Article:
We don't need a cost-benefit analysis to justify Jones' salary. Is it obscene? Perhaps. But in a free enterprise system, this is what the market will bear. If you question anything, it should be the values of our society that allow this. You can start by asking, "Why do the bus drivers make more than police officers and firemen -- and still want to go on strike?" That is more significant than Jones' salary.

Brian Lee

Mahalo for school celebration

Lt. Gov. Aiona and I would like to thank everyone who participated in last weekend's back-to-school celebration at the state Capitol and Washington Place. We were deeply moved by the show of support from close to 500 students, parents, teachers, principals, and government and education officials who attended the event.

Pearl City High School's marching band and concert band deserve special recognition for providing outstanding entertainment under the leadership of Mike Nakasone and his musical directors.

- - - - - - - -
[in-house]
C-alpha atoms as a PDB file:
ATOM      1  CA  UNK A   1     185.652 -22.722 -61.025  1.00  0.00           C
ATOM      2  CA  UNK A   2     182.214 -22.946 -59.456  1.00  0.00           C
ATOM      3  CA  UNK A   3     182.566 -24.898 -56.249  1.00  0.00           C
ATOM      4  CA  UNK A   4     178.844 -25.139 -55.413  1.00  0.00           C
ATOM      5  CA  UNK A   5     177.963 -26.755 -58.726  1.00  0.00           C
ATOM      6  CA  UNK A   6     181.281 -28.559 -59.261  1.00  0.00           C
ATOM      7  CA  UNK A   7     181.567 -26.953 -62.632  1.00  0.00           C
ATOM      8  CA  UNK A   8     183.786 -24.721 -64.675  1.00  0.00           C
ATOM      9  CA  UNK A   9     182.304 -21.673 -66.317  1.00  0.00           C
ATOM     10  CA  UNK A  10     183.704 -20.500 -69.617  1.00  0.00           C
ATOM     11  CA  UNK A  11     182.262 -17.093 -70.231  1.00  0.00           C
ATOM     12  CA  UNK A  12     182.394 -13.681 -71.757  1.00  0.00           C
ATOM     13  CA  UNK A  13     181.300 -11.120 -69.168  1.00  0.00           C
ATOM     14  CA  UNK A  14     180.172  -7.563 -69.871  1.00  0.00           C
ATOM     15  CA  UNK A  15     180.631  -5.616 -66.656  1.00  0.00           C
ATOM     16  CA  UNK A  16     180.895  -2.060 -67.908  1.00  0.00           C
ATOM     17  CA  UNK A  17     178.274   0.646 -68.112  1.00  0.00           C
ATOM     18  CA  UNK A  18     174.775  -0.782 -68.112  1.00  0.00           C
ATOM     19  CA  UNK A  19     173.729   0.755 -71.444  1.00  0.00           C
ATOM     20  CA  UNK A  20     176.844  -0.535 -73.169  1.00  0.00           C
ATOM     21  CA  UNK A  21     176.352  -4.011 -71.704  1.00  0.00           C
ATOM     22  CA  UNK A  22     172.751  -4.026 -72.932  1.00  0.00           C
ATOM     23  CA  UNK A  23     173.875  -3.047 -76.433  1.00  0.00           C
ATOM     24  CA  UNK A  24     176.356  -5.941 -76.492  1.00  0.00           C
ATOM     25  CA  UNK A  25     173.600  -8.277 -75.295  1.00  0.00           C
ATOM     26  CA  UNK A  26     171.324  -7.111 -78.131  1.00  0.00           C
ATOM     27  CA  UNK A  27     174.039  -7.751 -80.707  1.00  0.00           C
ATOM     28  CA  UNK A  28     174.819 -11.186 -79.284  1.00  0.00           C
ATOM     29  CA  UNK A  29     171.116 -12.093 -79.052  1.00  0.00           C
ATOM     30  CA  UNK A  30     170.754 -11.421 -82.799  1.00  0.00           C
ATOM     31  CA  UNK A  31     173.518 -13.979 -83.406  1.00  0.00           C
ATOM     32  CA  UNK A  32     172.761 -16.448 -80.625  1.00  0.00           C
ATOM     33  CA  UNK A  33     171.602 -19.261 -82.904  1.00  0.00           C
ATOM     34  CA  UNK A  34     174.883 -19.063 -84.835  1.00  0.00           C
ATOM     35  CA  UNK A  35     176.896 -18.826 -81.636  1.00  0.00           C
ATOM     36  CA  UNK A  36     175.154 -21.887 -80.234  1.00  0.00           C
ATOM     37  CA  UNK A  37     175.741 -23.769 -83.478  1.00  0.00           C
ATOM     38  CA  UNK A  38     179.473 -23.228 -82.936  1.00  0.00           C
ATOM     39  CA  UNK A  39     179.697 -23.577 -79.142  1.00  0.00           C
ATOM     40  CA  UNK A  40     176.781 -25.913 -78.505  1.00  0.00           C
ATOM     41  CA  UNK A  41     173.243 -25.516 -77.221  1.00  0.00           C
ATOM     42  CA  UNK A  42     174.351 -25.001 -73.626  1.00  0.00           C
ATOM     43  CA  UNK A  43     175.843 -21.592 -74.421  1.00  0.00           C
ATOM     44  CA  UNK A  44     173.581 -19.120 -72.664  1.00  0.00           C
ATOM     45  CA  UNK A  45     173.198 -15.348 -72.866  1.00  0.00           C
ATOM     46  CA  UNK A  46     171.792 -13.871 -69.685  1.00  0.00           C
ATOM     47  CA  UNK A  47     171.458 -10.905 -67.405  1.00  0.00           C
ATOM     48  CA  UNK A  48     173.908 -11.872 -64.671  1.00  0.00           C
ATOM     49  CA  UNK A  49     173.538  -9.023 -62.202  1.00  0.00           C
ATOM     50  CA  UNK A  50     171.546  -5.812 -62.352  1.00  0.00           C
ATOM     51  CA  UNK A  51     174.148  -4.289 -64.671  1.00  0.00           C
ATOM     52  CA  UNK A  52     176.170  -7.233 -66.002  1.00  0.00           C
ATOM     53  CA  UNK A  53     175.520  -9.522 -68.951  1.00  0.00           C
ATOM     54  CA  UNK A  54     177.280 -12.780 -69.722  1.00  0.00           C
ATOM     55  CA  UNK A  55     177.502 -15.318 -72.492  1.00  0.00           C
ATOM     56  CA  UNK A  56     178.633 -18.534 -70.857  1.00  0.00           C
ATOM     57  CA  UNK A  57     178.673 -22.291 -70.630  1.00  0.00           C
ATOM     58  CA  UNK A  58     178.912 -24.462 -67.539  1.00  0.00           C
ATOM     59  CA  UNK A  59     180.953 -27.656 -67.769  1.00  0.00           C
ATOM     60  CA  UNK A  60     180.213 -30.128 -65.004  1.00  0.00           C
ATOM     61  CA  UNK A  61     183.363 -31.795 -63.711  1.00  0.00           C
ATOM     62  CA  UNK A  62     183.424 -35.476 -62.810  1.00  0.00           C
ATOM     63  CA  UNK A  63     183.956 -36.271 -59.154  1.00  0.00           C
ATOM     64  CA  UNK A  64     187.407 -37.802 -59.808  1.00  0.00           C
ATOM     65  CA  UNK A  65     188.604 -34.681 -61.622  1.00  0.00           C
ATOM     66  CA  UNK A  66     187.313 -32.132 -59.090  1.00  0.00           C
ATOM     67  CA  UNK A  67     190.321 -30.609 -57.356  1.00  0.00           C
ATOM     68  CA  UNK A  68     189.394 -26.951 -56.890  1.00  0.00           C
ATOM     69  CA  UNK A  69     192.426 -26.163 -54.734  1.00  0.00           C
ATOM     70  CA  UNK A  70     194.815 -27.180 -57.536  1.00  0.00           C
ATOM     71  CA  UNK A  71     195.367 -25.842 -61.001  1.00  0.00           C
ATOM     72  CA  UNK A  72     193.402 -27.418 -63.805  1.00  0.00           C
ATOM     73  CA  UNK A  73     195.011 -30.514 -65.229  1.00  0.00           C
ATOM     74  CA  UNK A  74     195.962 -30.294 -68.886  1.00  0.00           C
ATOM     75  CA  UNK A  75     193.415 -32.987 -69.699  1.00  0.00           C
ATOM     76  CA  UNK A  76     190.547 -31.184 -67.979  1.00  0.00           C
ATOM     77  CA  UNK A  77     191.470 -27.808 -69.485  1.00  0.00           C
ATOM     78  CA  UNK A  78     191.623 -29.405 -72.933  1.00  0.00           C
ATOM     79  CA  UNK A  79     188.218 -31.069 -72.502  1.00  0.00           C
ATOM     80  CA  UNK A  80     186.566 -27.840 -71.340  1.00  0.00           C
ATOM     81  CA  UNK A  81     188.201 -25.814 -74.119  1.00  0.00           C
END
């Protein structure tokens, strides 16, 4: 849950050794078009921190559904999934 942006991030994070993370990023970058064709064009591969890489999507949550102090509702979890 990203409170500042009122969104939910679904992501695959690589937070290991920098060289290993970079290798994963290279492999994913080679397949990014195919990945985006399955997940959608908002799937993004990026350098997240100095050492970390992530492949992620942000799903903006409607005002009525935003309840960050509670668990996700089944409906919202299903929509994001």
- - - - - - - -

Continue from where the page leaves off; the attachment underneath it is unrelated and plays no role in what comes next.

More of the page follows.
I also would like to thank the dedicated employees from the state departments of Health, Transportation and Defense, and all the volunteers who organized interactive displays, conducted guided tours and provided educational materials and resources for the students and parents.

One of the top priorities of my administration is improving public education. The release of more than $120 million for capital improvement projects and repair and maintenance at all public schools across Hawaii will ensure our schools offer safe and comfortable learning and teaching environments for our keiki and hard-working teachers. This was just the beginning. After the Department of Accounting and General Services and the Department of Education get together to identify priorities, we will release more money for more schools.

The enthusiasm and energy displayed by all in attendance will further empower us as we continue to work with the DOE and the Legislature on our initiatives to reform and improve public education in Hawaii.

Again, mahalo to all!

Gov. Linda Lingle


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The Star-Bulletin welcomes letters that are crisp and to the point (150 to 200 words). The Star-Bulletin reserves the right to edit letters for clarity and length. Please direct comments to the issues; personal attacks will not be published. Letters must be signed and include a daytime telephone number.